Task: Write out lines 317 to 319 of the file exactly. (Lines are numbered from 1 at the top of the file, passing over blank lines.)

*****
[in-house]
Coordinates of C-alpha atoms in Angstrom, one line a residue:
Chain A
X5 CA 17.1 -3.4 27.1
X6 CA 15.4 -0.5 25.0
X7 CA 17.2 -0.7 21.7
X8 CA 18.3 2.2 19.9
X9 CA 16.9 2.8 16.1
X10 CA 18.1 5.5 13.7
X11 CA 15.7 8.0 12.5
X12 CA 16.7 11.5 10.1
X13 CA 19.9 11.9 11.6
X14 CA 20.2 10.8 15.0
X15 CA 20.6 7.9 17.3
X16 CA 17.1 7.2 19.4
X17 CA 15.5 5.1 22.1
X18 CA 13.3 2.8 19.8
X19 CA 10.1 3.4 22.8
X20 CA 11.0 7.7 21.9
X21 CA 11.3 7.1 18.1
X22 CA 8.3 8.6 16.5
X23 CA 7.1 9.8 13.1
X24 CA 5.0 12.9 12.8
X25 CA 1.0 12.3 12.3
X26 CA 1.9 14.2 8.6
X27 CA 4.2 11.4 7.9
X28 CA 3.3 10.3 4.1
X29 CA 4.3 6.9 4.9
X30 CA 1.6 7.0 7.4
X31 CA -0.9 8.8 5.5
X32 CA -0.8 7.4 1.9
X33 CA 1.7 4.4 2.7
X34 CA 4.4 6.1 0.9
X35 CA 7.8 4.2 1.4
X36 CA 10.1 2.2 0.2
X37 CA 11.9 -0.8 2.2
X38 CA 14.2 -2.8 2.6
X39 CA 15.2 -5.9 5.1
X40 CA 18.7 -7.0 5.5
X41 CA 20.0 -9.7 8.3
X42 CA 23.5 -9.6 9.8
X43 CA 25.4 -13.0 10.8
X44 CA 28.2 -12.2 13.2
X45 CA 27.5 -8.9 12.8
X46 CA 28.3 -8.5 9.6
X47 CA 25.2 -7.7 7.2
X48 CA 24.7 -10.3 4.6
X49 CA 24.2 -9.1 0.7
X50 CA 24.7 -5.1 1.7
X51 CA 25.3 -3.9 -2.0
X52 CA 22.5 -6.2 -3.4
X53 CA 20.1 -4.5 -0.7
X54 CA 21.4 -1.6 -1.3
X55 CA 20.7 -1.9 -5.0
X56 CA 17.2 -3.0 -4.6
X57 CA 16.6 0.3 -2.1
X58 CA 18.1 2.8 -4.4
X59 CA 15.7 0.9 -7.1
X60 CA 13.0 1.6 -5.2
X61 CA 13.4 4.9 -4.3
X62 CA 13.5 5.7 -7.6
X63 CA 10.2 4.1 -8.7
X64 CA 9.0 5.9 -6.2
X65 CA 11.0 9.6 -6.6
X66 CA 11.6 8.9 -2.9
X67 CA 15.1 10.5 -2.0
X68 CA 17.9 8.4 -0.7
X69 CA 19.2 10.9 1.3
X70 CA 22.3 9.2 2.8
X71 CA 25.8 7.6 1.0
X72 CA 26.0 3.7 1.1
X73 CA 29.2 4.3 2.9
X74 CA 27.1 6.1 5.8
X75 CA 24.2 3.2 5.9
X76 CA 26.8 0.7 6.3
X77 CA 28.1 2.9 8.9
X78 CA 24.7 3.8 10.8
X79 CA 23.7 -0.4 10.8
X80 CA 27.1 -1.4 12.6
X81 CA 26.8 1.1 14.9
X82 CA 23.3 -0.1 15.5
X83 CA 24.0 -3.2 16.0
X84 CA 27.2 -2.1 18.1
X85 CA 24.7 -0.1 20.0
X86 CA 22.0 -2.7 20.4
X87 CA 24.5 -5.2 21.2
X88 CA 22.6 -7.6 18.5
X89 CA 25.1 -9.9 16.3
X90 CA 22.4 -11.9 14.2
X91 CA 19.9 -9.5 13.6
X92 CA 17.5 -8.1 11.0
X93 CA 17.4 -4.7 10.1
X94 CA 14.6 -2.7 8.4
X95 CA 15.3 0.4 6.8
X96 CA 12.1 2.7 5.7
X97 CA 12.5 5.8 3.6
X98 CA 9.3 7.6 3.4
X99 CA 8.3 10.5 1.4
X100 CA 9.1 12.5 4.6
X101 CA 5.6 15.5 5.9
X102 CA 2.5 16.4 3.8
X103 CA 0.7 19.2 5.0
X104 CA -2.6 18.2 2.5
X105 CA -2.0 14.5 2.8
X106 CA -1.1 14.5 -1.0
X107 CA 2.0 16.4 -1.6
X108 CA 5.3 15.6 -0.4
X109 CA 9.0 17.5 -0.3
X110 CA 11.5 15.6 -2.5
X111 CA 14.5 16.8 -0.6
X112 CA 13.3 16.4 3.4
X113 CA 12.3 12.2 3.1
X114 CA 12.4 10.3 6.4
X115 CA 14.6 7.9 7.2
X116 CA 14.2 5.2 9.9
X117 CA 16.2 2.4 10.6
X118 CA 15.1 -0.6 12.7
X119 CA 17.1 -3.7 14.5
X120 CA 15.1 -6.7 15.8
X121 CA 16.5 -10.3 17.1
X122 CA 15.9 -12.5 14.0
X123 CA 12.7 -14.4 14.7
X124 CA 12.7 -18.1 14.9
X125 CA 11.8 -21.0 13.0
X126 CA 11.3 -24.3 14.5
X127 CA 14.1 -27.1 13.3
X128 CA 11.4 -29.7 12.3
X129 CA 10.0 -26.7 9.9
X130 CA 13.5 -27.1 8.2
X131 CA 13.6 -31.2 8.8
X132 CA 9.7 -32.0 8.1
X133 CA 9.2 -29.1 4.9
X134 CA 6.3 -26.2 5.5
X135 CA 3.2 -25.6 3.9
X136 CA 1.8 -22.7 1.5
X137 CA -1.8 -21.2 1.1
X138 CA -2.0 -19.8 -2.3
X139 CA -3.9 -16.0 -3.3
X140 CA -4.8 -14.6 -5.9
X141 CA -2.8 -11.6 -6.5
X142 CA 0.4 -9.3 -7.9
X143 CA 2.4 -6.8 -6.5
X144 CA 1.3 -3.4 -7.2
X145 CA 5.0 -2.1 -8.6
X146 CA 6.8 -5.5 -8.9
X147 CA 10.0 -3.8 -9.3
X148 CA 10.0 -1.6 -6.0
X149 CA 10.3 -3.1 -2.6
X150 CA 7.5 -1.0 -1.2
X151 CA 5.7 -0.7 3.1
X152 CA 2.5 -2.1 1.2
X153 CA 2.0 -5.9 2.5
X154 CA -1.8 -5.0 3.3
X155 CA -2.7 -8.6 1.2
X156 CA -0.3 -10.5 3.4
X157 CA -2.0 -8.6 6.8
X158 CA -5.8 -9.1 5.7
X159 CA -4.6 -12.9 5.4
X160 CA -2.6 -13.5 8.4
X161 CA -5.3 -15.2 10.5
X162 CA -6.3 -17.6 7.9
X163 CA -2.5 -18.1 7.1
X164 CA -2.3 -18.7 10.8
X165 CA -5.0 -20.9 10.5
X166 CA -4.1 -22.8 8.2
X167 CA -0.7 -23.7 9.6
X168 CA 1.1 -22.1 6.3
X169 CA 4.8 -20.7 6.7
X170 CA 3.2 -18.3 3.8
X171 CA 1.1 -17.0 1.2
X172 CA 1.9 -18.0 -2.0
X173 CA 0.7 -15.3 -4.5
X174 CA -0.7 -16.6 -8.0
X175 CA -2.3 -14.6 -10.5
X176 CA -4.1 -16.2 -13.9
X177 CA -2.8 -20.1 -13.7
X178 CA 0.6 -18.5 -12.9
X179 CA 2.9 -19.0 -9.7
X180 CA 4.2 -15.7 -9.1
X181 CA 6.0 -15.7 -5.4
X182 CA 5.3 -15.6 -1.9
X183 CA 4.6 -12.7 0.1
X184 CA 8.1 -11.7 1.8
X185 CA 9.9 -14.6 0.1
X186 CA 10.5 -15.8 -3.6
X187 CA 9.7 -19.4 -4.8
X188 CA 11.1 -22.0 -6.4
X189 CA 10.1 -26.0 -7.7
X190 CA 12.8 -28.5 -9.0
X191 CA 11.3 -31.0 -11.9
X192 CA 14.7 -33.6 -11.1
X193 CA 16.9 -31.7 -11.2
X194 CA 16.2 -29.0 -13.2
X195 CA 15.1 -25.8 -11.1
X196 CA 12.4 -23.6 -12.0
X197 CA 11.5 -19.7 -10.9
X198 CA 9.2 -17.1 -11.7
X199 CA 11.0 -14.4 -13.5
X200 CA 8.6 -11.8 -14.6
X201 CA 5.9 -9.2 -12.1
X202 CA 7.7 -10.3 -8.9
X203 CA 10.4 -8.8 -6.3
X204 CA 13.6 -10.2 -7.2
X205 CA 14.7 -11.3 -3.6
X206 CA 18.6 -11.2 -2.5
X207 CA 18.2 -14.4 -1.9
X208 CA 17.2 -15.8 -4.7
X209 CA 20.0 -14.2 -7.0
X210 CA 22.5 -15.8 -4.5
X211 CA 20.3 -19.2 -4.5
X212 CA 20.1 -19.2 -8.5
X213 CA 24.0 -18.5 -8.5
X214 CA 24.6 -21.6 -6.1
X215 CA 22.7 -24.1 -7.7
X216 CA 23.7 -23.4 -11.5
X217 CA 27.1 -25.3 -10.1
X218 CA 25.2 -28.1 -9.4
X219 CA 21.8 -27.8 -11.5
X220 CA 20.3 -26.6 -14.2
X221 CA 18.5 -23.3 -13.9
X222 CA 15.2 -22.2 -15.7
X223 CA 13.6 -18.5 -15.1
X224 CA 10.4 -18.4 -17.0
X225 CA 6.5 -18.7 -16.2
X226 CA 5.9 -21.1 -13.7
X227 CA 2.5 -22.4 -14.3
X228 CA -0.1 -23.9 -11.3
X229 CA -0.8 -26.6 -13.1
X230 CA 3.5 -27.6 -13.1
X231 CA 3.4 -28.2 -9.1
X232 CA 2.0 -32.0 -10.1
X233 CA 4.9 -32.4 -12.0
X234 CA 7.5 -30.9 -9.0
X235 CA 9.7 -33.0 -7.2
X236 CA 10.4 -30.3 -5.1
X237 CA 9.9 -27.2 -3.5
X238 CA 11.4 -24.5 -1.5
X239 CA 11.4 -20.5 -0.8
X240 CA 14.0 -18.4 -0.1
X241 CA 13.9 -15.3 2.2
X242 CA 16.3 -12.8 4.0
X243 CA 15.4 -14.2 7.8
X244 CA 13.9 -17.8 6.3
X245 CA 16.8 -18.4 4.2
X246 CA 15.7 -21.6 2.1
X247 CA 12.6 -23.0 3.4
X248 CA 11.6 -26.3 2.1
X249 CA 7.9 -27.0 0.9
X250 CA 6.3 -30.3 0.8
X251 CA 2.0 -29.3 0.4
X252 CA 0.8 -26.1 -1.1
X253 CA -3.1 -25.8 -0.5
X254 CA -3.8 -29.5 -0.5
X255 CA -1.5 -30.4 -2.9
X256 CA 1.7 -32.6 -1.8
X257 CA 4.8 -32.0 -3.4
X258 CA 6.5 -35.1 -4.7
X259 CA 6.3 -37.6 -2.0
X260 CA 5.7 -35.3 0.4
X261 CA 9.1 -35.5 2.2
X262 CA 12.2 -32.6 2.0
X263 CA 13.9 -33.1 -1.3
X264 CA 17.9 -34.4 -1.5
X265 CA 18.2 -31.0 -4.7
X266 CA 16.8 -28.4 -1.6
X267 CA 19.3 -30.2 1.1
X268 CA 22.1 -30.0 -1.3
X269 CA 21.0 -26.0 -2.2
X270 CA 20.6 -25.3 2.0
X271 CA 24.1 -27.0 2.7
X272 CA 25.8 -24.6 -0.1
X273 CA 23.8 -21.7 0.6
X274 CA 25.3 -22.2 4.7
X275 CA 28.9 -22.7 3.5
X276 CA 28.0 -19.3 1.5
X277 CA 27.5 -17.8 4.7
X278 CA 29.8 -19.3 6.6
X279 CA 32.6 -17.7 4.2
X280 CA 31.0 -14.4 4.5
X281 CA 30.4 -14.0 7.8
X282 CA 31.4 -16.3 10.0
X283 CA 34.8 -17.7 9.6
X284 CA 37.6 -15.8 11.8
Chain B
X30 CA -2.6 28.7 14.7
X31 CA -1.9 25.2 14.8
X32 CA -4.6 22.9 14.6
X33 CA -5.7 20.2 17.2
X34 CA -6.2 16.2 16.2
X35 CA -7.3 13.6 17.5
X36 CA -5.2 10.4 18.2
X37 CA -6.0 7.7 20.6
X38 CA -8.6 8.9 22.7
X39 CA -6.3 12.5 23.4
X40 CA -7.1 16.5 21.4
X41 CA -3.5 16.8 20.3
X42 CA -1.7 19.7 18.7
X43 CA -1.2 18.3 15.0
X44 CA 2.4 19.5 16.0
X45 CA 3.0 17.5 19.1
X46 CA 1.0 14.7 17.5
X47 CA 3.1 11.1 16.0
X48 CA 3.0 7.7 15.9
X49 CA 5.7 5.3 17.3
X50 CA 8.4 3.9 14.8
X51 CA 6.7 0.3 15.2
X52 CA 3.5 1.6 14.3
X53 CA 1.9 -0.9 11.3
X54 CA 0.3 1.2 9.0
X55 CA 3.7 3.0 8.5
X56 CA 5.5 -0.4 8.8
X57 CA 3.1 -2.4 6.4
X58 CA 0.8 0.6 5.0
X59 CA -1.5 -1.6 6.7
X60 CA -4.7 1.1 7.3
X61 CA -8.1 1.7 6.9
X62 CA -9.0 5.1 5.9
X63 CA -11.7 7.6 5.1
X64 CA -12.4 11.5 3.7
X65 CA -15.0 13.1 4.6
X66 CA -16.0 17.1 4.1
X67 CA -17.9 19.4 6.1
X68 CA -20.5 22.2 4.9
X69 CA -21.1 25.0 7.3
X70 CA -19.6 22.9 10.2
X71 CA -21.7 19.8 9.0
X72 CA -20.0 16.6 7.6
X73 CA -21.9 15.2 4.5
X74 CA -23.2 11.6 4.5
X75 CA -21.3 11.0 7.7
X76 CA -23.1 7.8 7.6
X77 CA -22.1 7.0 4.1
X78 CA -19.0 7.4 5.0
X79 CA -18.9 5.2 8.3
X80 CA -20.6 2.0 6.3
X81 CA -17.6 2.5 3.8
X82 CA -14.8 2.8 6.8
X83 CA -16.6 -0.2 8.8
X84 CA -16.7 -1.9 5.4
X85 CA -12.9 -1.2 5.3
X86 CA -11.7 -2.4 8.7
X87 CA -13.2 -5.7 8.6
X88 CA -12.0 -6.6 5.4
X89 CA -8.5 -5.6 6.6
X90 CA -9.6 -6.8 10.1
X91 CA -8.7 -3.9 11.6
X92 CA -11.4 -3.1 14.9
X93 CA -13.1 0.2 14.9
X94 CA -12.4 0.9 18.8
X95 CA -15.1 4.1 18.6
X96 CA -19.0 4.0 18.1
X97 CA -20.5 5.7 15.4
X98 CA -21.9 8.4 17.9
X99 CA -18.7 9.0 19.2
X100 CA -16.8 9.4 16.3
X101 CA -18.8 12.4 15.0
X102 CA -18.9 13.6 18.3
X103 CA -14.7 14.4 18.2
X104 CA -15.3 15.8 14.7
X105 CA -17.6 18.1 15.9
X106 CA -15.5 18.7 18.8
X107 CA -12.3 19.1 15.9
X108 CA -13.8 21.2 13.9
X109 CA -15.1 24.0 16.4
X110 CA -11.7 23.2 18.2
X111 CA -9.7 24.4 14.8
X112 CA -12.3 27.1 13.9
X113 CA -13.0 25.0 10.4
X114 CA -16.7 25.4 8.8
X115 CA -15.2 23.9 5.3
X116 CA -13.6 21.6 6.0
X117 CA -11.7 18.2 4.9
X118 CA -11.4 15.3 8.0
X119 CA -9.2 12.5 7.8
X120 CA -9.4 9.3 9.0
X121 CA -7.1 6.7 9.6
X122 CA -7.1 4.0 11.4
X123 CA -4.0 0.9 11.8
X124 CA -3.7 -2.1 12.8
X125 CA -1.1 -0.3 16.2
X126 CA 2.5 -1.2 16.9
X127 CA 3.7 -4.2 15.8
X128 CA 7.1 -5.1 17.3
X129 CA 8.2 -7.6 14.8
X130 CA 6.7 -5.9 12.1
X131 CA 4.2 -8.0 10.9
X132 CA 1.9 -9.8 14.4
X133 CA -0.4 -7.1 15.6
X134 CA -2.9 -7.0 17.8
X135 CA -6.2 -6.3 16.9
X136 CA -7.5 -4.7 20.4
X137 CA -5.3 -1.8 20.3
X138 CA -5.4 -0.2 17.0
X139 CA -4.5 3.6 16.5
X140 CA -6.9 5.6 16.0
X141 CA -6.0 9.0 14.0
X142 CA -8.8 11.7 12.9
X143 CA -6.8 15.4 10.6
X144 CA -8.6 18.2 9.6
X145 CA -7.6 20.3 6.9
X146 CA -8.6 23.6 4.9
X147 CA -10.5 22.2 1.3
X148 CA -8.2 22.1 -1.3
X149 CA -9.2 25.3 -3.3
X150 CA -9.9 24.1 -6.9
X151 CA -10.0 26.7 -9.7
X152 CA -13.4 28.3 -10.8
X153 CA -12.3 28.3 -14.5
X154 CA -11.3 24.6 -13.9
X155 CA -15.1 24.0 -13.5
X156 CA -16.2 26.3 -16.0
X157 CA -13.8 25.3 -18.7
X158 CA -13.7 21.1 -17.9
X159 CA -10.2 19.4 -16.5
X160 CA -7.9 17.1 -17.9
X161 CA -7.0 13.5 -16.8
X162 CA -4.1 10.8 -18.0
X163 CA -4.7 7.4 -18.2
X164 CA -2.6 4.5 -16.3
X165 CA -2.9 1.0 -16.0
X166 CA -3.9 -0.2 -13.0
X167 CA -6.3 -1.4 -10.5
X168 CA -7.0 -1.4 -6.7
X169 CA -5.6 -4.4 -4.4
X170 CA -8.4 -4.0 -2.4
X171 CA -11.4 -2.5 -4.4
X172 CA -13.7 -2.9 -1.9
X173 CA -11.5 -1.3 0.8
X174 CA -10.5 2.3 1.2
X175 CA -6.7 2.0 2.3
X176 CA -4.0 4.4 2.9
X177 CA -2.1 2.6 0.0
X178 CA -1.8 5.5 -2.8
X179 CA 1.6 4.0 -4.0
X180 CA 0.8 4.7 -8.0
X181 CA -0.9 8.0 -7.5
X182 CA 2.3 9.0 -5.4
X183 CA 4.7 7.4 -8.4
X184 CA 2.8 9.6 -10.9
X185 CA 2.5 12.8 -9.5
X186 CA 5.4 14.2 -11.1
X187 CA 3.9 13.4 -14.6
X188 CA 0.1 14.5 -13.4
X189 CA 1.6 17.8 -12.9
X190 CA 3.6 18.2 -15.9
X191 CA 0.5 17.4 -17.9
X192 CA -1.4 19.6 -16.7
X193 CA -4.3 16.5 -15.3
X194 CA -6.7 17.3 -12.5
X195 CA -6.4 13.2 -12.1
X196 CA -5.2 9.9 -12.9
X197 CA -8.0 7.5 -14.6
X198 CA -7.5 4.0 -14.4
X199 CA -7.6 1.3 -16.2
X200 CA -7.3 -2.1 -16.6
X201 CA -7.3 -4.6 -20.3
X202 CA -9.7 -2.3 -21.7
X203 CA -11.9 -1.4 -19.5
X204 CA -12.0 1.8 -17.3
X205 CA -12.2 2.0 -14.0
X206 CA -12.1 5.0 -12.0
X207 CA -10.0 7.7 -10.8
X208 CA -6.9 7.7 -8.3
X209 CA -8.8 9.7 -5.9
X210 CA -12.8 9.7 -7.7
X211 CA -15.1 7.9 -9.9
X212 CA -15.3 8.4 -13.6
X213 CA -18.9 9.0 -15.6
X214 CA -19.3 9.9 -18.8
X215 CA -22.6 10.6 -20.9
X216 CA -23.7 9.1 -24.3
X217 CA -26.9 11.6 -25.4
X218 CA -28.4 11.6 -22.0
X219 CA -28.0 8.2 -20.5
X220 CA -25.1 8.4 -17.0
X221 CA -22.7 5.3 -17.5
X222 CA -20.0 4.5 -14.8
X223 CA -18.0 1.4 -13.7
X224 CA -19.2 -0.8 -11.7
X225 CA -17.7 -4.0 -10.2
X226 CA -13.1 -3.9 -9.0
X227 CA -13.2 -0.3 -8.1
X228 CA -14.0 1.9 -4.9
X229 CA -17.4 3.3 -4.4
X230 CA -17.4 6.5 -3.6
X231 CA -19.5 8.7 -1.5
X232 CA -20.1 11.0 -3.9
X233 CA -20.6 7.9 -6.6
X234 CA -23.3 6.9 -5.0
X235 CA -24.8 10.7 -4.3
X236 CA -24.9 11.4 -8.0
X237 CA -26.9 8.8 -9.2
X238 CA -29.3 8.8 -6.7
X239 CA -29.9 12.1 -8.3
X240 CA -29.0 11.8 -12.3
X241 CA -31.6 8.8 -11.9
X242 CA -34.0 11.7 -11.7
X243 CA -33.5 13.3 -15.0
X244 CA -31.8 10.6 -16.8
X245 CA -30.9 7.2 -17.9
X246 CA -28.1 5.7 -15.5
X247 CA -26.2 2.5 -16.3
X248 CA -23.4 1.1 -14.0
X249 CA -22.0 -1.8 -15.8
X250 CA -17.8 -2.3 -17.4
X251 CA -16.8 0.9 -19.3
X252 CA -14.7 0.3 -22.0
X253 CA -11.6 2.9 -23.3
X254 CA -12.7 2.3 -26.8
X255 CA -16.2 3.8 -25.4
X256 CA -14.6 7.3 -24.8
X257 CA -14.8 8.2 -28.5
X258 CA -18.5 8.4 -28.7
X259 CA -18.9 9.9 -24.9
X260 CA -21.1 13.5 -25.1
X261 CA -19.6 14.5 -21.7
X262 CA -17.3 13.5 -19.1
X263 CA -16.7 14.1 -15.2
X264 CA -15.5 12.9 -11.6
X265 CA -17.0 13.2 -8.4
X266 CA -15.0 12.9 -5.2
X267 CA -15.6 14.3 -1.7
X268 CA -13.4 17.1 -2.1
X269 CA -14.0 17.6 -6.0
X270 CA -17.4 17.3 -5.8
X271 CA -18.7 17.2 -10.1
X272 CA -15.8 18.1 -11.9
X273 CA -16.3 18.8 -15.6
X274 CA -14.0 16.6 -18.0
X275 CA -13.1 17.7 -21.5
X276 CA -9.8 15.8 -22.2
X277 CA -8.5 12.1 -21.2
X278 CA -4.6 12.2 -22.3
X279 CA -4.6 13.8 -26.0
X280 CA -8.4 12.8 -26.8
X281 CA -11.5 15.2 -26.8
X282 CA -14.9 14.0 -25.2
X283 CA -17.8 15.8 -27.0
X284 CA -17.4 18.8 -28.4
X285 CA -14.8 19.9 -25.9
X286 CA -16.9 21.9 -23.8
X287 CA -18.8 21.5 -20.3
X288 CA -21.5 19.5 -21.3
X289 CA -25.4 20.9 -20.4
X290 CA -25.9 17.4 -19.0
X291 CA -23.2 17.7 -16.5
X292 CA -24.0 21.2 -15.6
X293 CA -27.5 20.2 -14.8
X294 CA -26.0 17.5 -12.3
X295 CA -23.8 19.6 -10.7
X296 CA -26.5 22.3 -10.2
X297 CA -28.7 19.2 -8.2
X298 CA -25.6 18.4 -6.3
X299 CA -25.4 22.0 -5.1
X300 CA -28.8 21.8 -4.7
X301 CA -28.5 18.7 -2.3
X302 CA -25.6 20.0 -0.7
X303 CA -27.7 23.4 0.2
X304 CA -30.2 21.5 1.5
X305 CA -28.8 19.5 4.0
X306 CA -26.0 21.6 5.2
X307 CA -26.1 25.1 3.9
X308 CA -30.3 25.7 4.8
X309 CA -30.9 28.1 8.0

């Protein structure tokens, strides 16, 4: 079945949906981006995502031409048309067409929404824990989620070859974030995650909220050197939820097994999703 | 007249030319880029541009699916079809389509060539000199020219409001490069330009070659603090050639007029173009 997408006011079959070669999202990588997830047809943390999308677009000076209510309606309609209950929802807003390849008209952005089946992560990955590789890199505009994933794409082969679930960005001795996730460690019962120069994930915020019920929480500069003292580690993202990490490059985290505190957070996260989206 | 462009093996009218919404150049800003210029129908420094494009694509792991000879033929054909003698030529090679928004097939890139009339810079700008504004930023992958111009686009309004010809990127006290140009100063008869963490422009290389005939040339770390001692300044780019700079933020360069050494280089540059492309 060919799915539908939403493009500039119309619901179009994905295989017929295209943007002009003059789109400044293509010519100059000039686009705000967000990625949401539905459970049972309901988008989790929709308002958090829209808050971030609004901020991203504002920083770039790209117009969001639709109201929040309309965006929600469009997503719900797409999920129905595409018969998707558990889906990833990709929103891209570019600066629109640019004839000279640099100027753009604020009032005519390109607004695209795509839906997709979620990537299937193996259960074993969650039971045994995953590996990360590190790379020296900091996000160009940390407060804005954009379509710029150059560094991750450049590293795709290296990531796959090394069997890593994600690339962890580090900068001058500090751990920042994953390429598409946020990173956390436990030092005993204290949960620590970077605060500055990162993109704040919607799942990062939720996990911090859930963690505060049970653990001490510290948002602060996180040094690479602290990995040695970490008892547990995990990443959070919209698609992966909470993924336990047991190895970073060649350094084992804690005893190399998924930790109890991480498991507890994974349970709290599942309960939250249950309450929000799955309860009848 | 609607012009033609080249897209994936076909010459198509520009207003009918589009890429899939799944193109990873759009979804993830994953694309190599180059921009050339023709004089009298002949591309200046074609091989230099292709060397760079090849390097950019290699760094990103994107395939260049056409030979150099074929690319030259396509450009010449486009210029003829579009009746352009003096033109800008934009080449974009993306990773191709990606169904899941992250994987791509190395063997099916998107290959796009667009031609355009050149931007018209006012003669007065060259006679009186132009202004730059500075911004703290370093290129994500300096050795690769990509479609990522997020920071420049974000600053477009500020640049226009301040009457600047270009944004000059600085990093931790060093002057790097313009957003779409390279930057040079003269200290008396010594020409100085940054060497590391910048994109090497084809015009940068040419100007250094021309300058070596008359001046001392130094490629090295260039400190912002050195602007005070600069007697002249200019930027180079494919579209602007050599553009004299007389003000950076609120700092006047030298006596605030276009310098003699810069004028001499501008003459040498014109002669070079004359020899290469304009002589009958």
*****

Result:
X62 CA -9.0 5.1 5.9
X63 CA -11.7 7.6 5.1
X64 CA -12.4 11.5 3.7